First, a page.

The latter fell in love with me and I with her, and thus completed my first mornings work at Chatsworth, before nine o'clock". He married Sarah Brown the following January.

He introduced over eighty different species of orchids to Chatsworth, and eventually it became the home of one of the most extensive collections of orchids in the country.

Plant hunting was at its height in the nineteenth century, and in 1835, the Duke sent John Gibson, one of Joseph's trainees to the Far East, to Cherrapunji in the Khasi Range of Hills under the control of Dr. Wallich, the head of the Botanical Gardens of Callcutta.
The trip proved exceptional and he shipped back over 80 new species of orchids eventually arriving home himself some two years later.
Both the Duke and Paxton were keen to emulate this success with other trips, but as the Duke's finances were rather low this seemed unlikely, However, a sum of £1600 was raised by about twenty owners of other large estates, and some of the nations foremost nurseries, and another trip, this time to the Canadian Rockies and Vancouver made sail from England on the 20th March 1838.

Wallace and Banks, both Chatsworth gardeners took part in this adventure, one could speak French and the other was a scholar of Latin, and both had been taught some (Spanish ?) They were advised to "beware of bears and women, both of which were hindrances to the placid life of a plant collector".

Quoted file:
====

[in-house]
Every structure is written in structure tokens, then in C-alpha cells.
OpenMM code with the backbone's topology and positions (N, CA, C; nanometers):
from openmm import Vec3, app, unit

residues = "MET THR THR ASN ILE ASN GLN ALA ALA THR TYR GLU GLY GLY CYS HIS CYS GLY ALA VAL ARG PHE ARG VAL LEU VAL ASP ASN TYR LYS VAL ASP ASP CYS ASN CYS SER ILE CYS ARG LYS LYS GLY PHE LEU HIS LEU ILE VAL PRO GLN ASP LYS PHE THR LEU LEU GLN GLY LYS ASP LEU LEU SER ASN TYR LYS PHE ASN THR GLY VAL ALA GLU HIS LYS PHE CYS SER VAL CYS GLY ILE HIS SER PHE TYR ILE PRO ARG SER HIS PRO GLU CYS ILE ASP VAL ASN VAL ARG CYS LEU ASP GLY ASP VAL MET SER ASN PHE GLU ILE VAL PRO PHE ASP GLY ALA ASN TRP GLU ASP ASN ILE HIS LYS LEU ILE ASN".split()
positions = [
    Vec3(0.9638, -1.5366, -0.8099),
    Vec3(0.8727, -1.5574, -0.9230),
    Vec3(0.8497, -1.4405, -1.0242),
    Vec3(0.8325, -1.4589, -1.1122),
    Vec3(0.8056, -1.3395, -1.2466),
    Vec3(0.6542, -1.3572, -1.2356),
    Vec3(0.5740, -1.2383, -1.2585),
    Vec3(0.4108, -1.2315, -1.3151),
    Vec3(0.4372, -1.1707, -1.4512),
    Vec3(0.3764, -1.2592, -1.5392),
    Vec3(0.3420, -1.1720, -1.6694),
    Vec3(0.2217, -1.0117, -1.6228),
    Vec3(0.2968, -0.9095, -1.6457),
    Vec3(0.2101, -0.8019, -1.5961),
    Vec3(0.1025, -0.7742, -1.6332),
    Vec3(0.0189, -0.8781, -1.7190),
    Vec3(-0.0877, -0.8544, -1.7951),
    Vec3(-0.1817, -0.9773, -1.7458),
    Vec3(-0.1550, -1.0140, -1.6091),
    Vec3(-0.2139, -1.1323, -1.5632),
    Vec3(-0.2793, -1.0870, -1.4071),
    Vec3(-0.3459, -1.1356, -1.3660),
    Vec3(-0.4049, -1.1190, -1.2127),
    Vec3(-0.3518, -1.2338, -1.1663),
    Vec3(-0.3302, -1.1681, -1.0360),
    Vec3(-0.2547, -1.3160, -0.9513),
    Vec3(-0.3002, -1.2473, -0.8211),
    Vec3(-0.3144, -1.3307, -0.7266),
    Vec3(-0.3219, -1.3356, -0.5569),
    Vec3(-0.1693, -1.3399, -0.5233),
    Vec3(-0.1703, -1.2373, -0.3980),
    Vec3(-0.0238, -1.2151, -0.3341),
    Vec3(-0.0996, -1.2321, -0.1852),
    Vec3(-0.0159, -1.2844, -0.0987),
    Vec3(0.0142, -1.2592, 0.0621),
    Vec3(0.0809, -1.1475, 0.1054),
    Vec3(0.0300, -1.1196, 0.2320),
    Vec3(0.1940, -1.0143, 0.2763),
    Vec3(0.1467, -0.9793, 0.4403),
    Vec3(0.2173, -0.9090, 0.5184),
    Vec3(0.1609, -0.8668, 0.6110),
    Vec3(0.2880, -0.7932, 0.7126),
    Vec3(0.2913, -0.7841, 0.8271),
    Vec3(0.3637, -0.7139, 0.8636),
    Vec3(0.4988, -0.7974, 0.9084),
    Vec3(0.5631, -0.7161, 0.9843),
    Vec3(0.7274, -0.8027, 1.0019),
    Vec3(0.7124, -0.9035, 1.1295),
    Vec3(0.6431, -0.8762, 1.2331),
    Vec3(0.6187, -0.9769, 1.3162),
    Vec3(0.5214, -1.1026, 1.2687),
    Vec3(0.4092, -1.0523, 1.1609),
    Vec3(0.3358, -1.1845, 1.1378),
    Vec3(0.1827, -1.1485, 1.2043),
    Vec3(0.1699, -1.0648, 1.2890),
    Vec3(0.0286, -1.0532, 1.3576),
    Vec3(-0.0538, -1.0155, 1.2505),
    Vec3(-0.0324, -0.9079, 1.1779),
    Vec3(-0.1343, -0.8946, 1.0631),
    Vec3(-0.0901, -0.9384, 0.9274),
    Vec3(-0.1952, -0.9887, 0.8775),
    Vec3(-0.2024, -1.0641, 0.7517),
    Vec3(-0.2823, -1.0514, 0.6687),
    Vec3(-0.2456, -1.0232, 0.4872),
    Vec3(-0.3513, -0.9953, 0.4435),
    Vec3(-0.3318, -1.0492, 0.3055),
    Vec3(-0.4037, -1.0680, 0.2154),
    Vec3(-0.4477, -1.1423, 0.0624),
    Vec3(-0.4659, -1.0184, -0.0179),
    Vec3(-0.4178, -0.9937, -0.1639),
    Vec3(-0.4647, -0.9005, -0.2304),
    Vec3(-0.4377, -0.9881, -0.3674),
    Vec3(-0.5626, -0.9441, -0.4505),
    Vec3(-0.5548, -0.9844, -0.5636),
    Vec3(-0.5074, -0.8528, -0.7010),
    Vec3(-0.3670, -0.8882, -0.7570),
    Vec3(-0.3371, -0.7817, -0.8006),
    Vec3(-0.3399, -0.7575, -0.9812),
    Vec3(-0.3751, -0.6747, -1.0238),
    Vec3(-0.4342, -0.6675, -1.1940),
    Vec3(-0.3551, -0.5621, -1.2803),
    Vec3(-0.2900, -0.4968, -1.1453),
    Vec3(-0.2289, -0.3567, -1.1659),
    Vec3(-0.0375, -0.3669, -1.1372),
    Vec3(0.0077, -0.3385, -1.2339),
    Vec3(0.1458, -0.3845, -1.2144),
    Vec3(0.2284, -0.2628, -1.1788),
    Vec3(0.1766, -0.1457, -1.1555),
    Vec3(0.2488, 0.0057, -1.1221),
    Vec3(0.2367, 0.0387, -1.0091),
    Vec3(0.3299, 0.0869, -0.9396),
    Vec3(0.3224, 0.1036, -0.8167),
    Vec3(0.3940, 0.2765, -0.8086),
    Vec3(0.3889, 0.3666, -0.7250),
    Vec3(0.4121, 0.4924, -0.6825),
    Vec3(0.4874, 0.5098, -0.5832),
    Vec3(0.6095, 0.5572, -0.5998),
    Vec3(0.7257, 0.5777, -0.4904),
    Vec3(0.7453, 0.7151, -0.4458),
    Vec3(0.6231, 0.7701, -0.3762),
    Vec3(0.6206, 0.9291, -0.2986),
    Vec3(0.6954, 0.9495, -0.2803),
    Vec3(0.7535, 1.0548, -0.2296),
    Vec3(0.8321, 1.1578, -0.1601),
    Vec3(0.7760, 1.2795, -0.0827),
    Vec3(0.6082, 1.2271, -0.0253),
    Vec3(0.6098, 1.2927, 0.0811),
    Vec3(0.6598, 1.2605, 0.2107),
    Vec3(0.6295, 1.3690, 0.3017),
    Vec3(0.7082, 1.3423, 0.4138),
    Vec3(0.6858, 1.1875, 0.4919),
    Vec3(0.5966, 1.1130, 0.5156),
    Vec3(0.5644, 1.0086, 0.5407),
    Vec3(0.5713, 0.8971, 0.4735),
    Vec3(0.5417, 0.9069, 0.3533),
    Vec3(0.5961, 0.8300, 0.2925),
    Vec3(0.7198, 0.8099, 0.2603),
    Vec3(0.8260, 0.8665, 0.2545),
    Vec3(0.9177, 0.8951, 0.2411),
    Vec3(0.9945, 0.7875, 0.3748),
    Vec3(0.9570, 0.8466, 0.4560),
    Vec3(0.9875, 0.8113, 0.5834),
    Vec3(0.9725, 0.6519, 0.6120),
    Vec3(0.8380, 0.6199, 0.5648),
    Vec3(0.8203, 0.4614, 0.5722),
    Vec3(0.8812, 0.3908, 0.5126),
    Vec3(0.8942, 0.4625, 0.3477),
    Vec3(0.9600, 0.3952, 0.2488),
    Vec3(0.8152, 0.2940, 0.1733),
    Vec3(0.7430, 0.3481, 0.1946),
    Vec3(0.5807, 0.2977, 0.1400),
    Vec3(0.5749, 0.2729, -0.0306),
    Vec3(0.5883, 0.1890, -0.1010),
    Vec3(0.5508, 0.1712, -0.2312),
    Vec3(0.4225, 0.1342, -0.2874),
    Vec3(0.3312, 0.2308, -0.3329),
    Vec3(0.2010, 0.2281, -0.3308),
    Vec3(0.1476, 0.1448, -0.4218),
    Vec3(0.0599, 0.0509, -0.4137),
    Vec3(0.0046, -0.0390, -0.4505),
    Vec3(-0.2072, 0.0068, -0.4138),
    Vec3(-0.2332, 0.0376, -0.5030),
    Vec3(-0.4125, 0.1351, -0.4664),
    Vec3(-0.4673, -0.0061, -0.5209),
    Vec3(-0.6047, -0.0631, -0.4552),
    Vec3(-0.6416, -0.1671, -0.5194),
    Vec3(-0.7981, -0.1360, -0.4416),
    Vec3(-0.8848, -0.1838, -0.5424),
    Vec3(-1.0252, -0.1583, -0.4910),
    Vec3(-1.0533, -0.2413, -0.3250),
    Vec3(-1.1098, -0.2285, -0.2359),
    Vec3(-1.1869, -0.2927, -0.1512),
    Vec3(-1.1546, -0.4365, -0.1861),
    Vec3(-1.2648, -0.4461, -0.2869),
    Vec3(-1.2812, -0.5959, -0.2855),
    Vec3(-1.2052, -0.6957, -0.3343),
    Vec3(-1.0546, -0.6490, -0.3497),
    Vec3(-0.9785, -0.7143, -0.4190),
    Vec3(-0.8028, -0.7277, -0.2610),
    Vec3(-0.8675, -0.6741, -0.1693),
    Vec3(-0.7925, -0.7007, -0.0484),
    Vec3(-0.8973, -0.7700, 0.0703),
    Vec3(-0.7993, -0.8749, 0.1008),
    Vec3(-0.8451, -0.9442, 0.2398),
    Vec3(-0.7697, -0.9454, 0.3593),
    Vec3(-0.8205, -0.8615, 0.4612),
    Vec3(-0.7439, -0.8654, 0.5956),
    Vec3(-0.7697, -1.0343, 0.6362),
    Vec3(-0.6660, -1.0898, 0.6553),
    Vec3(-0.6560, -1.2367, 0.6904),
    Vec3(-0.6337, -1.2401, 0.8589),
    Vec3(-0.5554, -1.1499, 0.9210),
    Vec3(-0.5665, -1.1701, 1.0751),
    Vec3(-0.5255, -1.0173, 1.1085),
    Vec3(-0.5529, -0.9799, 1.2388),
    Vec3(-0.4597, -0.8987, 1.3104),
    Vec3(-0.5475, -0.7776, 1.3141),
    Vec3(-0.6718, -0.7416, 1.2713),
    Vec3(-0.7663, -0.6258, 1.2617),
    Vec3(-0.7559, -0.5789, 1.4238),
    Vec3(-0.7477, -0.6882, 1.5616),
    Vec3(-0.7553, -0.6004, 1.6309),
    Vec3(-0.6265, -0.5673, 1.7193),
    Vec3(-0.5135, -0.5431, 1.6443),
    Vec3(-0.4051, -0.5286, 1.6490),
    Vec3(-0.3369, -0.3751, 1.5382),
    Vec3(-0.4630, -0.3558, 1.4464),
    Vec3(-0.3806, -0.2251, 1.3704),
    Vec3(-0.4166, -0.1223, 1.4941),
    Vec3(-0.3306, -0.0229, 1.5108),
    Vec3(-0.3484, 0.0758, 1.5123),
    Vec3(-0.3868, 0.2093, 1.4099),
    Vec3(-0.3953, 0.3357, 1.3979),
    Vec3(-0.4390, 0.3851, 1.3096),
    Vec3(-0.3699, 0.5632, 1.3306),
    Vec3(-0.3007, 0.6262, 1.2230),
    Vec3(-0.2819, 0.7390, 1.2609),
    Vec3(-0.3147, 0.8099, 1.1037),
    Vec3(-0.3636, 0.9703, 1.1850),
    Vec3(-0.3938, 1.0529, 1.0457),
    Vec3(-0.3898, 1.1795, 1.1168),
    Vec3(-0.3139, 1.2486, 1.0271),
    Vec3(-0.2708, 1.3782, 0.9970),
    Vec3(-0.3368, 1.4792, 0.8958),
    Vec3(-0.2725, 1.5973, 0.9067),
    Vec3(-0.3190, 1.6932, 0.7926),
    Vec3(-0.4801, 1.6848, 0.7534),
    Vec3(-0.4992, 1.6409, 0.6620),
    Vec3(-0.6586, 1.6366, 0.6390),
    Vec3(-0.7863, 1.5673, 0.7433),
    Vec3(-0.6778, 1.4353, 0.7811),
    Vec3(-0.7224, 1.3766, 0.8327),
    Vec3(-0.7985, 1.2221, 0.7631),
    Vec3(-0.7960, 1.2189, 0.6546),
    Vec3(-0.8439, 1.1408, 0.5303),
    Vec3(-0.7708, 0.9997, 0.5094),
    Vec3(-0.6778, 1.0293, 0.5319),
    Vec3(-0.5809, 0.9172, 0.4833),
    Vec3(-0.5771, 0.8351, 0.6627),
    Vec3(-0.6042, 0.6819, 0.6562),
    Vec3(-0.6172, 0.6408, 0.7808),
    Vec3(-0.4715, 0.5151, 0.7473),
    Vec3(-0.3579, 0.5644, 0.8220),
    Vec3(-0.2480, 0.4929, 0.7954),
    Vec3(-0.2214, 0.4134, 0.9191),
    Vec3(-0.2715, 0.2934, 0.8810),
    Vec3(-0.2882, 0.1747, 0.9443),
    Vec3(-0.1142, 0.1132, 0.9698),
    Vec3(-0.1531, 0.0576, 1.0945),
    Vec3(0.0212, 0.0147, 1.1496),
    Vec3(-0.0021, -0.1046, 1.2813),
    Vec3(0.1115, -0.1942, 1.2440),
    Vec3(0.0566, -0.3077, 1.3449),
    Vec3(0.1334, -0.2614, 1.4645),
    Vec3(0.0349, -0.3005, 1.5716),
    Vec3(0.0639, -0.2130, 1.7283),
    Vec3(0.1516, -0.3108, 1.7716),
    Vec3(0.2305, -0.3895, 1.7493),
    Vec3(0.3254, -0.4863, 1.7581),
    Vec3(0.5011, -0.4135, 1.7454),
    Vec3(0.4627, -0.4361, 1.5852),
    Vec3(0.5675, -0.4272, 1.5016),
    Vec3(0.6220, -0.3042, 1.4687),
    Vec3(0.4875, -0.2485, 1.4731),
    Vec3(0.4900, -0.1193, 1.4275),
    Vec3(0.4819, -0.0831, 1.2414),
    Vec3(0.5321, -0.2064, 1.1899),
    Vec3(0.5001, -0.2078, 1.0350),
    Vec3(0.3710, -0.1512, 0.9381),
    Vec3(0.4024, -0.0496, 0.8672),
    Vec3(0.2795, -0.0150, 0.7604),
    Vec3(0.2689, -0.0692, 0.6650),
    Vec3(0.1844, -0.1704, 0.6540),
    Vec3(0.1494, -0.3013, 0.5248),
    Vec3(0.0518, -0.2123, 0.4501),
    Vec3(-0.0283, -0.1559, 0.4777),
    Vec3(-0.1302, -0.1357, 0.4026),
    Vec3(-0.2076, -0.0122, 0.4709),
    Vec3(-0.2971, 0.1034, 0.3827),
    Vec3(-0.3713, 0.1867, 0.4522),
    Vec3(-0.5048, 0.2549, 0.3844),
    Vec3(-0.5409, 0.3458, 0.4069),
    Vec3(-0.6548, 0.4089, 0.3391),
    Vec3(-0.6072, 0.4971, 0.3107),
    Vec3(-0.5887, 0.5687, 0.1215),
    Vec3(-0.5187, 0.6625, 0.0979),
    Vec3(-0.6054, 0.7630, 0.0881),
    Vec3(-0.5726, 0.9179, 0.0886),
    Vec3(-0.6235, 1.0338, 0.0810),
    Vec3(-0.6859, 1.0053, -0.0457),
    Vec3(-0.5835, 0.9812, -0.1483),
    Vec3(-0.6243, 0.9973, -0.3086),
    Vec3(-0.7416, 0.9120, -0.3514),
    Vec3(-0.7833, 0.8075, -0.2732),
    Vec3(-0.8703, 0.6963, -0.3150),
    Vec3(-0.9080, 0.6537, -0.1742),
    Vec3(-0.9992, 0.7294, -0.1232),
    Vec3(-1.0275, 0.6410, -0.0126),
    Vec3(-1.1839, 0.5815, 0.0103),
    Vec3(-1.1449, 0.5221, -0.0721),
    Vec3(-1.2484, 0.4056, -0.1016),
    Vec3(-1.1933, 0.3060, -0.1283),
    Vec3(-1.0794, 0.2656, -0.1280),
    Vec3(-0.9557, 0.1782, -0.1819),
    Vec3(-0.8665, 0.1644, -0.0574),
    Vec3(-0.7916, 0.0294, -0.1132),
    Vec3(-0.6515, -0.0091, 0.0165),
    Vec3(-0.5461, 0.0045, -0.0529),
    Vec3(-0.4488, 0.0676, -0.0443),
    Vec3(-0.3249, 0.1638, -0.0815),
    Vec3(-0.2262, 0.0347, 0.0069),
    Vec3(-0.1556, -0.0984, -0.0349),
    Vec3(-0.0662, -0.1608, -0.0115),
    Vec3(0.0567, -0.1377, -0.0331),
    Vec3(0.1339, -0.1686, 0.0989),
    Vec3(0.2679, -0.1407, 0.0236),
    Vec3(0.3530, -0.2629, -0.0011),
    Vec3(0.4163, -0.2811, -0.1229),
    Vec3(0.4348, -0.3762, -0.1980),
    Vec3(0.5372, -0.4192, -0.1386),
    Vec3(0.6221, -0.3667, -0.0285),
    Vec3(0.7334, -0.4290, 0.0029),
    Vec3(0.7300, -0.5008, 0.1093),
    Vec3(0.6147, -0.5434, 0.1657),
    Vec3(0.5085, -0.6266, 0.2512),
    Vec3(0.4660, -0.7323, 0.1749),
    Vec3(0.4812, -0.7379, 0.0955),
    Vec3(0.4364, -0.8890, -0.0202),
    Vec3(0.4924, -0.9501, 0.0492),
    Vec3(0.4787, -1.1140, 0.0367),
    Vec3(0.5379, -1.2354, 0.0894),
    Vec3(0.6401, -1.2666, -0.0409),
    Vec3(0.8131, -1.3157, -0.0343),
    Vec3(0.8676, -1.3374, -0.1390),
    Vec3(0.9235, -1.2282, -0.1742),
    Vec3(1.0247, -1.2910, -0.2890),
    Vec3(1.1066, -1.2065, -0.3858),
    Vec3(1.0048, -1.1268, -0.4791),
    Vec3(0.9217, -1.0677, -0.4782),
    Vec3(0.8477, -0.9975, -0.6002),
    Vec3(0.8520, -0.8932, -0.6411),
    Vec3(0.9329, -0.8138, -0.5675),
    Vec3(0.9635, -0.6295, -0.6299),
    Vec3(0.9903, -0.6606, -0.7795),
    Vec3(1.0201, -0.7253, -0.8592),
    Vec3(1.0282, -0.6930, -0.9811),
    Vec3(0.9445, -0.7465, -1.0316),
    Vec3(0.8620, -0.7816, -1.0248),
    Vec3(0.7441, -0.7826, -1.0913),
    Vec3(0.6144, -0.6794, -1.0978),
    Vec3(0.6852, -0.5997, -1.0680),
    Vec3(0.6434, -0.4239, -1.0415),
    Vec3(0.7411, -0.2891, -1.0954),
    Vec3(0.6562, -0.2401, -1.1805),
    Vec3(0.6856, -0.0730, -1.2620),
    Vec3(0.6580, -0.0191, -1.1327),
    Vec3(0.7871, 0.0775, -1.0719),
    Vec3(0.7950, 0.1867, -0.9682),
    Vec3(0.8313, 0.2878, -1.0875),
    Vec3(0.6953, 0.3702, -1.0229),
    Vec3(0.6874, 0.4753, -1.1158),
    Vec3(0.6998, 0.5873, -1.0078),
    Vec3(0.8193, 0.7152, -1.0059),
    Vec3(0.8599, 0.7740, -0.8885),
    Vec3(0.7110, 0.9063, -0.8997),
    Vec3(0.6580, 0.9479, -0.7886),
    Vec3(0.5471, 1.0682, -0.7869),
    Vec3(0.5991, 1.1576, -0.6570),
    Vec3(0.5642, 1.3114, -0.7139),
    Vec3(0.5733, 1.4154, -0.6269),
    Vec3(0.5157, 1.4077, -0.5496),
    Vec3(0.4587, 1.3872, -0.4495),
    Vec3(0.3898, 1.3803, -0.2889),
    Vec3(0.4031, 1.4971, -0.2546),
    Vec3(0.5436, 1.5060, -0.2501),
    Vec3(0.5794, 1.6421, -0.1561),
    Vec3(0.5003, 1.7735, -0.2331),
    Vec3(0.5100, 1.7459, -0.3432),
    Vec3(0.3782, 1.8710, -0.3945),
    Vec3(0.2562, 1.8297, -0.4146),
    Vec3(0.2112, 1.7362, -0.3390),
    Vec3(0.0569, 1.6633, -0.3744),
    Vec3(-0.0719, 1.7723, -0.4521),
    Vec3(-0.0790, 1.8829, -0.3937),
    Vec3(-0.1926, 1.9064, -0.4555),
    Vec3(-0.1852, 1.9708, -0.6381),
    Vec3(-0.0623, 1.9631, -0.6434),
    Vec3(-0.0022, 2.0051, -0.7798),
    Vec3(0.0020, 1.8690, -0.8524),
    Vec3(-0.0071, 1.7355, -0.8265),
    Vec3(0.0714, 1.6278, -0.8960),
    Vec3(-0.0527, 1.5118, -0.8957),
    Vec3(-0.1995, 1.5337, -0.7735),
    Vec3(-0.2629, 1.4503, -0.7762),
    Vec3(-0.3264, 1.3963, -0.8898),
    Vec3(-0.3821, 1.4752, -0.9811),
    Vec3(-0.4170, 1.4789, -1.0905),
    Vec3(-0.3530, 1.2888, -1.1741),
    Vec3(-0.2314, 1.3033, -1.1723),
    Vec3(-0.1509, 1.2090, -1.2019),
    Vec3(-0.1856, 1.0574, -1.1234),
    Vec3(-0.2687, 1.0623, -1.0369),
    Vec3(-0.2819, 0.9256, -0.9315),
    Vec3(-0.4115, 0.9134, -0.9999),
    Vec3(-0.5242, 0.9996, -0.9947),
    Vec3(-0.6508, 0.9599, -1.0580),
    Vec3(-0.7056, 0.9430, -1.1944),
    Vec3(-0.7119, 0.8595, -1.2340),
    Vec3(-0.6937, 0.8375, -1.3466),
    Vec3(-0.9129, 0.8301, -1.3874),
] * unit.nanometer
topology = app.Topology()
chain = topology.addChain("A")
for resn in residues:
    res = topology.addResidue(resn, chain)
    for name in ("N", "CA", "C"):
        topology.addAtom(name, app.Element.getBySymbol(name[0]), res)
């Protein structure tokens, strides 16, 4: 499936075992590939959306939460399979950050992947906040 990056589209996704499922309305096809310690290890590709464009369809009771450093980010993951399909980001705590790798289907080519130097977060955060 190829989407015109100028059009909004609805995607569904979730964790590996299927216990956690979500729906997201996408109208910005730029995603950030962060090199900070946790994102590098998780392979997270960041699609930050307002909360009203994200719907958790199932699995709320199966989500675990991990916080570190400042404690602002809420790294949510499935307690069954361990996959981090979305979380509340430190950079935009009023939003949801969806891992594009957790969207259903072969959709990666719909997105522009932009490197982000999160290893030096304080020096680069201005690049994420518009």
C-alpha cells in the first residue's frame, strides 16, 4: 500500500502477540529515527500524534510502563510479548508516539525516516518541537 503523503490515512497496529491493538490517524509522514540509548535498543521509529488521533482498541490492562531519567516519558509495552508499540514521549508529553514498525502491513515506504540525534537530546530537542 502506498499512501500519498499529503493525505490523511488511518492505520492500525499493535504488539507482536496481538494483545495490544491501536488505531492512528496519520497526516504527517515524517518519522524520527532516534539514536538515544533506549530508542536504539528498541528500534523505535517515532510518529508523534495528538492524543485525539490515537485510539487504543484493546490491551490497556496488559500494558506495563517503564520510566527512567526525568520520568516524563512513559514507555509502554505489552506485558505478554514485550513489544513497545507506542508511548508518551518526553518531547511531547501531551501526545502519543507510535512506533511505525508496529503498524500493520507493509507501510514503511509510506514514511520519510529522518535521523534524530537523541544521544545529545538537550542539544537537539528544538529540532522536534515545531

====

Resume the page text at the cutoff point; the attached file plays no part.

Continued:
Unfortunately they both were lost when their boat capsized on the Columbia river.
Paxton was extremely upset at this tragedy, and he never organised another expedition again.

Dendrobium lasianthera
A variety of this plant was initially described by a Mr. J. J. Smith of New Guinea in 1932, after which it was lost to cultivation as the 2nd World War raged across its habitat.

Its re-discovery was as dramatic as the name of the person involved.... Captain Neptune Blood, whose resourcefulness and temerity can only be admired, liberated a plant whilst in the process of escaping from the Japanese.

Specimens of this plant could be seen for some time growing over the Victoria amazonica pond at Kew Gardens. 

Vanda Sanderiana

How it was discovered

Vanda Sanderae an old print

In 1882 one of Mr. Sanders explorers by the name of Roebelin was despatched to the Philippines to search for new species.
One day, as a guest of a “savage” chieftain south east of Mindanao, he found himself accommodated in a tree house which was perched high in the canopy of one particularly large tree, so as to be “well out the way of animals”.